port of harlem magazine
 
Theo Hodge, Jr. M.D.
 
The First Black Autos
 
February – April 2008
 
Praising the Past

fred patterson





n November 2020, Port Of Harlem will celebrate 25 years of publication. As we count down to our birthday, we will republish some of our most popular articles from our print issues. Thanks for subscribing and inviting others to join you in supporting our inclusive, diverse, pan-African publication - - now completely online. We originally published this article in the February - April 2008 print issue.
Henry A. May nearly fell off his chair when he processed the words that came out of his mother’s mouth. “Here was my mother, in 1980, telling me about a family member who made automobiles in the early 1900s,” recounts May in “First Black Autos.” The family member of whom May’s mother spoke was Charles Richard “C.R.” Patterson, founder of the C.R. Patterson and Sons Company of Greenfield, Ohio. A runaway slave with no formal education, C.R. created the first and only documented Black-owned and operated automobile manufacturer in the world.

C.R. was born on a Virginia plantation in April 1833. He assisted the plantation’s blacksmith for 15 years, was adept at shoeing horses, and “Could fix plows, wagons, and buggies.” When he turned 28, C.R. packed a few clothes, some food, and his tools and escaped slavery. After weeks of lurking in forests, trudging through streams, and dodging bounty hunters, C.R. swam across the frigid Ohio River to freedom.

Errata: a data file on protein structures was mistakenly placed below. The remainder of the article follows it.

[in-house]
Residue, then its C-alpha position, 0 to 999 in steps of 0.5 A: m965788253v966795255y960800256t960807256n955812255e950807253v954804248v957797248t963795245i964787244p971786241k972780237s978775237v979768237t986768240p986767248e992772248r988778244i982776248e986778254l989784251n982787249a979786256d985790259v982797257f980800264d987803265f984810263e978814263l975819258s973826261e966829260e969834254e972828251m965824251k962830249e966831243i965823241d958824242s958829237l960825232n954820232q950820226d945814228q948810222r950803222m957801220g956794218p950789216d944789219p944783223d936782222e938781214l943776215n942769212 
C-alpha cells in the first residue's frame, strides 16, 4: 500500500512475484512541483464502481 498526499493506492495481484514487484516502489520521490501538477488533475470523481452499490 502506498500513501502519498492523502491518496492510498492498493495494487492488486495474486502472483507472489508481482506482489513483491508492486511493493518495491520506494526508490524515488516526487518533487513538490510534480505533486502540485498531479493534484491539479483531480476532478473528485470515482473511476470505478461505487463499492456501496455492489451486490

When C.R. reached Greenfield, in 1862, he went to work for a local carriage and coach company, and was soon promoted to shop foreman. When word came of President Lincoln’s abolishment of slavery, Patterson was elated. He had long endured the life of a modern day illegal immigrant, but now he was liberated of the stigma and fear of being a wanted person.

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